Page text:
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New York Rangers Reboot For Another Stanley Cup Finals Opportunity

After a wild Game Five loss in Montreal on Tuesday night, the New York Rangers have another chance to advance to the Stanley Cup Finals. If the Rangers finish the job against the Canadiens at Madison Square Garden tonight, it will be their first Stanley Cup finals appearance since their last championship in 1994. While the Rangers didn’t capitalize on the opportunity to end the series as early as possible, they have a great opportunity to win the series on home ice.

After the 7-4 loss in Game Five, there was some Chicken Little impersonators among the Rangers fan-base, worrying that they may have blown their chance to win the series. In an attempt to soothe those fans and remind them that the sky isn’t falling yet, here are some things to keep in mind:

-The Rangers had already won Games One and Two at the Bell Centre. Expecting them to win three straight games in the other team’s building is an incredibly lofty expectation.

-How often does Henrik Lundqvist have two bad games in a row? The first two goals in Game Five were great shots, but the second two that he gave up were less than savory. Lundqvist tends to bounce back with a strong performance after a weak outing.

Game Six is ripe for a big performance from Henrik Lundqvist. (Photo by Paul Chiasson – The Canadian Press)
Game Six is ripe for a big performance from Henrik Lundqvist.
(Photo by Paul Chiasson – The Canadian Press)

-The Canadiens played with an obvious sense of desperation from the beginning of Game Five, and maintained that level of play throughout the game (with the exception of a five-minute stretch in the second period – more on that in a second), while the Blueshirts played like a team that had a three game cushion to win one game.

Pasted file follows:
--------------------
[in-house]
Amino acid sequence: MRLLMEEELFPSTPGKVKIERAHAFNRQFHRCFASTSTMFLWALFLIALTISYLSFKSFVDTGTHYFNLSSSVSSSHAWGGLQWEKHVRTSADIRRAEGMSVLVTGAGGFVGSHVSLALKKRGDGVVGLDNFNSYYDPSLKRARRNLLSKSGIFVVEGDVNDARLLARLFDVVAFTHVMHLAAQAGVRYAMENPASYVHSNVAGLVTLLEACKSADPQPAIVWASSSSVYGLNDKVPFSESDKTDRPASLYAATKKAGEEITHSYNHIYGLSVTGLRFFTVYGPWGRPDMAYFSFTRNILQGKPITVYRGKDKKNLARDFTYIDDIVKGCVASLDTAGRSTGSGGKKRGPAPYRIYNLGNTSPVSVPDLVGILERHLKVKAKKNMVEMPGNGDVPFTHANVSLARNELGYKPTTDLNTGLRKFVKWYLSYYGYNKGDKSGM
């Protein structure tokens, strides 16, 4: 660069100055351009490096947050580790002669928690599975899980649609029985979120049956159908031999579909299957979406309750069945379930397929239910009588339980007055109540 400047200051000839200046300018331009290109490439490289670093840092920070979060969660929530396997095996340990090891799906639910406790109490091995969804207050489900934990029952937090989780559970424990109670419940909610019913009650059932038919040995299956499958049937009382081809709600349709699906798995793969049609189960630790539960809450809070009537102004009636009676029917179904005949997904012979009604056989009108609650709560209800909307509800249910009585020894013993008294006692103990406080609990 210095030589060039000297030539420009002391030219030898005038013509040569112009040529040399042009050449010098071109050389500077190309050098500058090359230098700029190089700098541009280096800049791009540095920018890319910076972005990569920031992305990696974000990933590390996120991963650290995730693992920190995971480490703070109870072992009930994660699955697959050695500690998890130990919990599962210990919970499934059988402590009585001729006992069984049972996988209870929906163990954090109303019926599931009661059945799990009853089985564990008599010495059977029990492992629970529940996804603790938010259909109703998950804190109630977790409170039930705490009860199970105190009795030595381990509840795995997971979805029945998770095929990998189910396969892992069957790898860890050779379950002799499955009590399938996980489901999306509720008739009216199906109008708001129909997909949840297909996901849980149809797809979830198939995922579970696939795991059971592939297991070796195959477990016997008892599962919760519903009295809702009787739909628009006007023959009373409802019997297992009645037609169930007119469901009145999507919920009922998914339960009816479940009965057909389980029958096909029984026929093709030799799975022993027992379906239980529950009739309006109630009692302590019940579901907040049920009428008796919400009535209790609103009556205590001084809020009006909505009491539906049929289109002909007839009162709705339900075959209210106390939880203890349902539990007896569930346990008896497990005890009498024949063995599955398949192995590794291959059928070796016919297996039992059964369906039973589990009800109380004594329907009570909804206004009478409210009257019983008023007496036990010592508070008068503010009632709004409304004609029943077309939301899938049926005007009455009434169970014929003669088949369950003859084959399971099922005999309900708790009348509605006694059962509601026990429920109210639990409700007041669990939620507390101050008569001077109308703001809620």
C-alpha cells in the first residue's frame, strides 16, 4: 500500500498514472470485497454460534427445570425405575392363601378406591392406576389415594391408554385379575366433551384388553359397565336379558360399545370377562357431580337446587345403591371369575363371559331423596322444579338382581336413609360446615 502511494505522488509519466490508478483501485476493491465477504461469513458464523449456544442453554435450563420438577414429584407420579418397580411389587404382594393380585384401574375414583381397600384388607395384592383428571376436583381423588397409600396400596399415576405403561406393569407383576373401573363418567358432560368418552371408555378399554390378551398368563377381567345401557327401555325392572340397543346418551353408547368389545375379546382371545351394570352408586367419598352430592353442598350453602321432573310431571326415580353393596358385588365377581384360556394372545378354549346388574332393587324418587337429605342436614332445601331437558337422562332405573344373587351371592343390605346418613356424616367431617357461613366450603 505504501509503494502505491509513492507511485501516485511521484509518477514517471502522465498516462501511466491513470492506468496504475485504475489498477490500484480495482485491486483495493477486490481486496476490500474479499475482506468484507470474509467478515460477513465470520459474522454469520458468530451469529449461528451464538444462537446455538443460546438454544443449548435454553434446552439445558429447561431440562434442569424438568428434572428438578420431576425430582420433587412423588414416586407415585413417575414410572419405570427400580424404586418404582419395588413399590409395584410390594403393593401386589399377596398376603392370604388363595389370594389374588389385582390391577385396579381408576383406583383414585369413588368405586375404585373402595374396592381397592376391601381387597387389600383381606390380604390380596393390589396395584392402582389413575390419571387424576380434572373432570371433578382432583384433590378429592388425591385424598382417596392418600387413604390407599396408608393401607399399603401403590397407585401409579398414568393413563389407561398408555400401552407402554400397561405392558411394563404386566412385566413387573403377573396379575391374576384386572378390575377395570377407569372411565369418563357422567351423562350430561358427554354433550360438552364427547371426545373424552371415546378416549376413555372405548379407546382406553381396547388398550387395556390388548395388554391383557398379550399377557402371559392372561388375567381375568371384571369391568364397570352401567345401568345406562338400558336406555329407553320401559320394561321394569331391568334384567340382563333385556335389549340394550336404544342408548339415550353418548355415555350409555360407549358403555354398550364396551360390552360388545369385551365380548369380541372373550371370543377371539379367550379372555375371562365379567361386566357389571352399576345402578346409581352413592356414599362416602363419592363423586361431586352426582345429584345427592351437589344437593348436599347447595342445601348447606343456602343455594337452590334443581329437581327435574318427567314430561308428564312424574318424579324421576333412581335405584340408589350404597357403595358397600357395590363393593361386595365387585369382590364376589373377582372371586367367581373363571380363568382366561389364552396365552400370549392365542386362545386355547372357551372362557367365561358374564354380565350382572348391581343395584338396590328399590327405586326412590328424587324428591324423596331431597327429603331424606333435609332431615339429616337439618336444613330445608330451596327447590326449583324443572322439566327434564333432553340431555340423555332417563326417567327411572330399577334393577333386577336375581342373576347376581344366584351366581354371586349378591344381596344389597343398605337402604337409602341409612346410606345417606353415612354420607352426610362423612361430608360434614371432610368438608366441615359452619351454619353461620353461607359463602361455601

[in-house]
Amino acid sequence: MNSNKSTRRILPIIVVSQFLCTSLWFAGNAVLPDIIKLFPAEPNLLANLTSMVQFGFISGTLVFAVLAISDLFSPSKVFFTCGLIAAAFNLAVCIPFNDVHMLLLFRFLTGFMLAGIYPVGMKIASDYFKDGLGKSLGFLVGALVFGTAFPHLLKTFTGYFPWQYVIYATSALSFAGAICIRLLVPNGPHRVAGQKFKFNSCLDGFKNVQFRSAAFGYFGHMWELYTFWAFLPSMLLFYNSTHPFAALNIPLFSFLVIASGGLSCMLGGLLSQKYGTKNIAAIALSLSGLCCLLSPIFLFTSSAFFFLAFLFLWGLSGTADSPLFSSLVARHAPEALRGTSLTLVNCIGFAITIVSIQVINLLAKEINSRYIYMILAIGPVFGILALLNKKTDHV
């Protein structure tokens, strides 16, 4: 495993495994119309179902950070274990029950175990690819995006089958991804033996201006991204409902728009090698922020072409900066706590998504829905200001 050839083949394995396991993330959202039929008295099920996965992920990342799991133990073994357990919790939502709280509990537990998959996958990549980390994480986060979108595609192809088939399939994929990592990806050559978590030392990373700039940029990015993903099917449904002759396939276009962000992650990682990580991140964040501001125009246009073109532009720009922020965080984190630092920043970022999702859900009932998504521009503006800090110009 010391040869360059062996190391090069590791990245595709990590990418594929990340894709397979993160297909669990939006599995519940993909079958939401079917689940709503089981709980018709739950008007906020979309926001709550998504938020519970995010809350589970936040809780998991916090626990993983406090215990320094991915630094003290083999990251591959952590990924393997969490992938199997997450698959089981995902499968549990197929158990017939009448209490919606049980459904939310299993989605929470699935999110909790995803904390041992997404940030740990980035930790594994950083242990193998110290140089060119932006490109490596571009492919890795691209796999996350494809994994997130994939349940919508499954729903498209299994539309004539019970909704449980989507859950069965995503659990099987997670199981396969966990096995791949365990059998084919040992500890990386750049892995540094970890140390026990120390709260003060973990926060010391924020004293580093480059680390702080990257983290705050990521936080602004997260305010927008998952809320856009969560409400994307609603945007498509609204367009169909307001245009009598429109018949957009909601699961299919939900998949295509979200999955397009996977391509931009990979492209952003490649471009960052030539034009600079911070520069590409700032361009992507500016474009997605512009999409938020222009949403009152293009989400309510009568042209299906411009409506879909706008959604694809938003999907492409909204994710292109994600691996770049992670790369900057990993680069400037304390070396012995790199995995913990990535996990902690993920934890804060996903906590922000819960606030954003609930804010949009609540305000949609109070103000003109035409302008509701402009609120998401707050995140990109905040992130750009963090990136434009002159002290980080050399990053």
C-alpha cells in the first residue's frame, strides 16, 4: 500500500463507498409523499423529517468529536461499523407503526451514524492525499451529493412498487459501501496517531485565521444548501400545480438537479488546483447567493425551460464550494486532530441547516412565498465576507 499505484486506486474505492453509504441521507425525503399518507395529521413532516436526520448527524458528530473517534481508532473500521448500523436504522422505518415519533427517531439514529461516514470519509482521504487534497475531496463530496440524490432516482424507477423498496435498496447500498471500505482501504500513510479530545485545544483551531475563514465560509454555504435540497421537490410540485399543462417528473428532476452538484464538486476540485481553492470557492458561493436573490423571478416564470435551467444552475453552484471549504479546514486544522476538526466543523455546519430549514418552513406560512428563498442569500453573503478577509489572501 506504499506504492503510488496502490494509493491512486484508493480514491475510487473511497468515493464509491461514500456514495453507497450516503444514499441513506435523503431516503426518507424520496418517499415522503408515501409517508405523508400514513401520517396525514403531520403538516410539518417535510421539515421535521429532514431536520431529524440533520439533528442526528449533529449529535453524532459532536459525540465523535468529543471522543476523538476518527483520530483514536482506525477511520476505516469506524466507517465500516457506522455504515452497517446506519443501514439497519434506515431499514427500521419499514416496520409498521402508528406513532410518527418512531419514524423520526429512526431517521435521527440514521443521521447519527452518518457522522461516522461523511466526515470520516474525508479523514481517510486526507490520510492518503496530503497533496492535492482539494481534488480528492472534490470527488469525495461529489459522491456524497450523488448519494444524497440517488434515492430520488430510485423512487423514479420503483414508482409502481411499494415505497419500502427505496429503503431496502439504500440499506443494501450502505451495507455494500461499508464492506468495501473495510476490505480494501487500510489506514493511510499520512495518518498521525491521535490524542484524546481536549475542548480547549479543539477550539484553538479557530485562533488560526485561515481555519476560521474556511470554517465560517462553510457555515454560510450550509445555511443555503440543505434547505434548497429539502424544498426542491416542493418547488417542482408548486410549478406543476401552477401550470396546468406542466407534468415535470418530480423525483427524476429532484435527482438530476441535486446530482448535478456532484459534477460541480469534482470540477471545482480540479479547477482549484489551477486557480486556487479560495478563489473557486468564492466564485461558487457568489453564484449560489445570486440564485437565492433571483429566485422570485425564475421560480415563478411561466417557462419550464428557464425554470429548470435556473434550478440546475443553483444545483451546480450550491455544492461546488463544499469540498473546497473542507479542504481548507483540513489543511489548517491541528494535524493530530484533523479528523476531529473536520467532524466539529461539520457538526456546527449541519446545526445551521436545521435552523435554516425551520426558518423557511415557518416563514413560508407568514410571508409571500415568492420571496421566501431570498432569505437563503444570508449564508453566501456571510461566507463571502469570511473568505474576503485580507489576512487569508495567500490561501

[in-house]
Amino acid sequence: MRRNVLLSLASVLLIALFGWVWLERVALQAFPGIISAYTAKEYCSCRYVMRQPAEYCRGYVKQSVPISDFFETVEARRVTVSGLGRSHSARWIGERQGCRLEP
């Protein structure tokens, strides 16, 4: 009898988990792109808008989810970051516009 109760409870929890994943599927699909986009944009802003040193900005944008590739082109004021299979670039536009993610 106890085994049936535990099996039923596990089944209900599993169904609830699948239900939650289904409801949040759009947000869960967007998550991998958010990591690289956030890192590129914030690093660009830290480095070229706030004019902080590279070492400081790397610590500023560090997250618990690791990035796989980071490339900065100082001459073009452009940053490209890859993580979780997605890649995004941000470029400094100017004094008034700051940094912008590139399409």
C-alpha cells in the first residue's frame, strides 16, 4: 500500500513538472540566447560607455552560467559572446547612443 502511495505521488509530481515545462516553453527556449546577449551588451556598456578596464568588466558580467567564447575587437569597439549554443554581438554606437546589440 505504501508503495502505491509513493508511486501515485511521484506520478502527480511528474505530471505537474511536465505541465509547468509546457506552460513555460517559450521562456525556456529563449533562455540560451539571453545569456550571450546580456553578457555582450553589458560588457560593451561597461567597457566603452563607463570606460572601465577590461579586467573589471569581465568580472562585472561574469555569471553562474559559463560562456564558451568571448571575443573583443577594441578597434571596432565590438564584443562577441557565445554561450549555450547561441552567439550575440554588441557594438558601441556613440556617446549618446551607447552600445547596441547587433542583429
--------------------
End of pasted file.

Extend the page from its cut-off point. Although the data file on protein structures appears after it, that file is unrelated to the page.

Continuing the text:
-When Rene Bourque scored the first goal of his Game Five hat trick to make it 4-1, the Rangers could have easily gone in the tank, knowing they had two more opportunities to win the series. Instead, each member of the Blueshirts top line (Rick Nash, Derek Stepan, Chris Kreider on the power play) lit the lamp in a 4:24 span to battle back and tie the game. The tie only existed for 58 seconds before Montreal went back on top, but that was an incredibly strong effort to rally back, and be in a position to take a lead.

The final, and most obvious fact, is that the Rangers have an opportunity to clinch a Stanley Cup Finals birth on home ice. If I had posed that scenario to you after Game Four of the Eastern Conference Semifinals, when the Rangers trailed Pittsburgh 3-1, it would have been a fair assumption that I was on some sort of a hallucinogen. Instead, the Rangers fought back, won the series, and have played very well in the Conference Finals. If the Habs force a Game Seven back in Montreal, then it’s perfectly fair to look upwards and see if anything is falling. But until that happens, enjoy the fact that the New York Rangers are playing a game in MSG for the right to play for the Stanley Cup for the first time in two decades.

Adam Bernard
I'm a seasoned veteran in the sports media field and a lifelong Rangers fan (hoping to relive 1994 at some point - I couldn't fully appreciate a championship at 11 years old). Hockey dominates my life for the most part: I also root for the Blackhawks & Kings, I've been lucky enough to split season tickets for the Blueshirts with a good friend since the lockout, and I'm a defenseman on a local roller hockey team. Away from the rink, I enjoy hiking, hard rock music, and spending time with my dog Astro.
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